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Cyclist Death on Tram Tracks: An Accident Waiting to Happen? - Caroline Kelly, Thorntons Law

09/06/17. I was saddened to read the news of a 24 year old cyclist being killed in Edinburgh city centre after the wheels of her bike became stuck in the tram tracks, causing her to fall into the path of a minibus. My sympathy lies not only with the family of the cyclist but also with the driver of the minibus who is understandably distressed at the incident.

I, and a number of my colleagues at Thorntons Law, are keen cyclists and I view cycling as a great alternative mode of transport as well as a way to fit some exercise into our daily lives, and of course help reduce congestion. But I am also aware of the dangers that tram tracks can pose to cyclists and the number of cyclists injured as a result of the tram tracks in Edinburgh (around 200) confirm that they do pose a danger to cyclists.

There appear to be a number of problems with the tracks :-

    • Poor lighting

    • Poor signage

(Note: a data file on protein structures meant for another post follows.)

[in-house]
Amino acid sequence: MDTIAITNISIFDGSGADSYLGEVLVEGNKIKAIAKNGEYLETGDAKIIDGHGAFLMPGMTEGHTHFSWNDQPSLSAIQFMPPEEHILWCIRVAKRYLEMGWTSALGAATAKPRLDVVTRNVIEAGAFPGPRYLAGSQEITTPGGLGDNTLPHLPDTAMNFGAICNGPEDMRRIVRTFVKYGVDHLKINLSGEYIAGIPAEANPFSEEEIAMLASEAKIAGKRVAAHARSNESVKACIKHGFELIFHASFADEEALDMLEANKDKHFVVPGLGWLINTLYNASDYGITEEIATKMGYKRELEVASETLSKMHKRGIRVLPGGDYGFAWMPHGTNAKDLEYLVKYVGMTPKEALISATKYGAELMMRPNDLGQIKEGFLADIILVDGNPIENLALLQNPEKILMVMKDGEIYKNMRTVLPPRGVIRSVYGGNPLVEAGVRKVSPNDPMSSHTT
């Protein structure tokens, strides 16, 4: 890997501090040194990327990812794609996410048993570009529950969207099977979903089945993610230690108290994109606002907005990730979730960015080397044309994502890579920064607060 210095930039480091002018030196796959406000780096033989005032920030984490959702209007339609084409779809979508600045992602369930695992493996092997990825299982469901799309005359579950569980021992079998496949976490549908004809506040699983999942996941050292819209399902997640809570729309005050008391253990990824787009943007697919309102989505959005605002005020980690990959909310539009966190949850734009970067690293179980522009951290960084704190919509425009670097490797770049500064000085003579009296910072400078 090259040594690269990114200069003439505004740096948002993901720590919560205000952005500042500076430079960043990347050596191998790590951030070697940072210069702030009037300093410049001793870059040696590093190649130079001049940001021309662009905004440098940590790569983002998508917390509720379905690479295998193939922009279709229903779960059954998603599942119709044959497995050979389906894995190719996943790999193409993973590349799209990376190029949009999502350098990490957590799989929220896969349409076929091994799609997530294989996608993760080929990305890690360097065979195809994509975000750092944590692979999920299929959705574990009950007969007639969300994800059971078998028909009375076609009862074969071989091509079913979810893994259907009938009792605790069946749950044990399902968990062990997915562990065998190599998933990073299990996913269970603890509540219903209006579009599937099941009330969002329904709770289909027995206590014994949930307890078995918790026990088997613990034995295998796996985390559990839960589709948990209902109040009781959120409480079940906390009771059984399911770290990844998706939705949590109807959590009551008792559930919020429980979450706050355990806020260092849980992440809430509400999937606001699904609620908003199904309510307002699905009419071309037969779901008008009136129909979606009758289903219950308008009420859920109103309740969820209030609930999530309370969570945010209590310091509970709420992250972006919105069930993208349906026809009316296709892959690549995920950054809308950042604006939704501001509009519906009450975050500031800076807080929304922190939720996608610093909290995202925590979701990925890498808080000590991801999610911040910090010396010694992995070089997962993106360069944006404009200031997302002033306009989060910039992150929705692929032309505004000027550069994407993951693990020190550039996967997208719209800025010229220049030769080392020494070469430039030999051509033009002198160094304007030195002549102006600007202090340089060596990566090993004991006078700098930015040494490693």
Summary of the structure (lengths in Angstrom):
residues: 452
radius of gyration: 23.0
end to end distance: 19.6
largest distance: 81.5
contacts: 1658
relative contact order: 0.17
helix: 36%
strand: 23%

• The need for a non-slip coating on the tracks

    • Lack of a mechanism to prevent cycle tyres becoming stuck in the track

    • Cyclists having to cross tracks at less than 90-degree angles

    • Lack of bike lanes to segregate cyclists and trams

Edinburgh are not alone in having these problems. Sheffield have also had problems with tram tracks, with CycleSheffield having received over 380 accident reports since January 2015. Sheffield Council approved a Tram Cycle Safety Action Plan in July 2016 starting with implementing warning signs as a first step.

Whilst falling off a bike might seem like something that happens to young children, as can be seen from this week’s fatality, having such an accident on the tram tracks can have serious and potentially fatal consequences. I would hope that this tragedy would be a sufficient wake up call for a review of the problems and for a safety action plan to be developed. Such a plan would take time to develop and put into action but in a society where we are trying to encourage people to be healthier and to cycle as opposed to using other methods of transport, it seems to me that this would be the first step in ensuring that cyclists can get out and about in the city centre safely.

Caroline Kelly is a solicitor advocate and partner at Thorntons Law specialising in personal injury claims

Image: public domain